The dam was nevertheless approved by Congress, but subsequently halted as a result of public protest.

Such blatant falsification is by no means unique to America’s federal dam-building agencies. Indeed, it would appear to be typical of the industry worldwide. Thus, when the Indian economist Vijay Paranjpye reviewed the cost-benefit analyses submitted by India’s hydro-electric authorities, he found them so consistently wrong that he concluded:

“The estimates had very little to do with the realistic assessment of costs . . . (their) sole purpose was, and still is, to get the approval of the Planning Commission and obtain the necessary financial sanction.” [17]

To support that allegation, Paranjpye cited the findings of an Indian government committee which had analysed 64 dam projects. The Committee, notes Paranjpye, found that “the percentage rise in revised costs over initially estimated costs turned out to be an average of 108 percent.”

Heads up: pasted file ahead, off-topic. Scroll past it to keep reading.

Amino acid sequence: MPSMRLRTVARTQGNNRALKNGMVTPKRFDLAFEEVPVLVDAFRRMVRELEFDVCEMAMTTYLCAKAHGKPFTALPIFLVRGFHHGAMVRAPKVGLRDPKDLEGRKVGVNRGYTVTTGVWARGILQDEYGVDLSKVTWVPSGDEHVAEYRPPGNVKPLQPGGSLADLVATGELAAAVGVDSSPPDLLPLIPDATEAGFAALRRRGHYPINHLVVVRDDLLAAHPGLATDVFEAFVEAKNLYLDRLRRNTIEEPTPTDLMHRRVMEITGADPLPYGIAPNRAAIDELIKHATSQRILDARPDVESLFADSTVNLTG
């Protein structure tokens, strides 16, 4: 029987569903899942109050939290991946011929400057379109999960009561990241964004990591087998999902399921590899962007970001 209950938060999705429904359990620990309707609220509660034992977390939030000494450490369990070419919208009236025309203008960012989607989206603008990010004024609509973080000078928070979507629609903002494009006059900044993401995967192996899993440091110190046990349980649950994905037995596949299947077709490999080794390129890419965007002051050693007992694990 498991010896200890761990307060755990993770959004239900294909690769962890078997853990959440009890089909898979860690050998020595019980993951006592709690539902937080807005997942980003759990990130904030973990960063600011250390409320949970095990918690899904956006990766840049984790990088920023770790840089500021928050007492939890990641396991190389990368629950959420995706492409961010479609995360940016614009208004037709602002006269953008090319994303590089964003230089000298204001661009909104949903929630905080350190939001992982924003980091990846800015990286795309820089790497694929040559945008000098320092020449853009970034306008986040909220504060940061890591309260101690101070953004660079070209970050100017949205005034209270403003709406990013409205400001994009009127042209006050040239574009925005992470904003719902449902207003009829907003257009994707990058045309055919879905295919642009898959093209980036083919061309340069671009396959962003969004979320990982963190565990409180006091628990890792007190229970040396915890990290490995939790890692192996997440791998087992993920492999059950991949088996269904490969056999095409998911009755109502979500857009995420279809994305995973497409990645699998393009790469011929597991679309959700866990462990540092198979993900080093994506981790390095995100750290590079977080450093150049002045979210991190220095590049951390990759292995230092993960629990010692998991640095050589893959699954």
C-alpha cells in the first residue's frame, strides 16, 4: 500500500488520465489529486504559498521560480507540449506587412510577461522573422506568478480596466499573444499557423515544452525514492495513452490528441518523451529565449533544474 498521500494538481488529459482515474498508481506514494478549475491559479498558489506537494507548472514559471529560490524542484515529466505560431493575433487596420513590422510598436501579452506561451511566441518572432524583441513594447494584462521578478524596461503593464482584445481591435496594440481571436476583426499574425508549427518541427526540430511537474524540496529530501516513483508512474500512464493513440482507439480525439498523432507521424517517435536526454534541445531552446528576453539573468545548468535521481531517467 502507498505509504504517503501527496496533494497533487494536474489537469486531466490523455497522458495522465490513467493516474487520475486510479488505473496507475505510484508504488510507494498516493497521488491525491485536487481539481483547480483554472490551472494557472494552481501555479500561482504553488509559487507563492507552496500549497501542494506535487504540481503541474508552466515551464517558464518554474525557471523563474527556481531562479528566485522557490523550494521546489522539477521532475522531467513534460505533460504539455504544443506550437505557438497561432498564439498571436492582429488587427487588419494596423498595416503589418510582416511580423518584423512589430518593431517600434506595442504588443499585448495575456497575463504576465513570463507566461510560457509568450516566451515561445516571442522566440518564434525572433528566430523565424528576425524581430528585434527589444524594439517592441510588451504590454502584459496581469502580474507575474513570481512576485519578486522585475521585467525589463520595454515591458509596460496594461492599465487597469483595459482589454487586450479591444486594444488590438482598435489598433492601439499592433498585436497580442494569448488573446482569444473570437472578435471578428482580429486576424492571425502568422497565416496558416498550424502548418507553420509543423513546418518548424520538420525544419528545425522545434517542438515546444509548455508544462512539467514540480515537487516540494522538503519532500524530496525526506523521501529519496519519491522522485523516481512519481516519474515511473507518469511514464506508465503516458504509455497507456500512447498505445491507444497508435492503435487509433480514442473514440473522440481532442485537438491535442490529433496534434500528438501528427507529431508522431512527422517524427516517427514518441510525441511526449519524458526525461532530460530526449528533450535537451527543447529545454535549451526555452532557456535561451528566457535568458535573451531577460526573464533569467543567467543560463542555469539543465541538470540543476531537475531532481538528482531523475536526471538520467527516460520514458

More specifically, Paranjpye took a detailed look at the figures submitted by the Karnataka Power Corporation in support of its Bedti Dam. On the basis of his own calculations, Paranjpye argued:

“Even if the most obvious and direct costs of the project are taken into account, the project is economically non-viable. The government of Karnataka will be experiencing an annual loss of over Rs 3 Crores (30 million rupees or £2 million) due to this project throughout the lifetime of the dam, unless the Karnataka Power Corporation raises the average price of power to well over 80 paise per unit, so as to derive a reasonable rate of return which could cover the social and economic cost.” [18]

At that price, the power from the dam would be selling at almost five times the amount that Karnataka Power had forecast.

Paranjpye calculates that the benefit-cost ratio for the project is 0.8 to 1. He concludes: “It is reasonable to presume that if the true costs had been revealed, the Planning Commission would never have sanctioned the project.” Most obviously, Karnataka Power had juggled the figures:

  • by underestimating the costs of resettlement and compensation;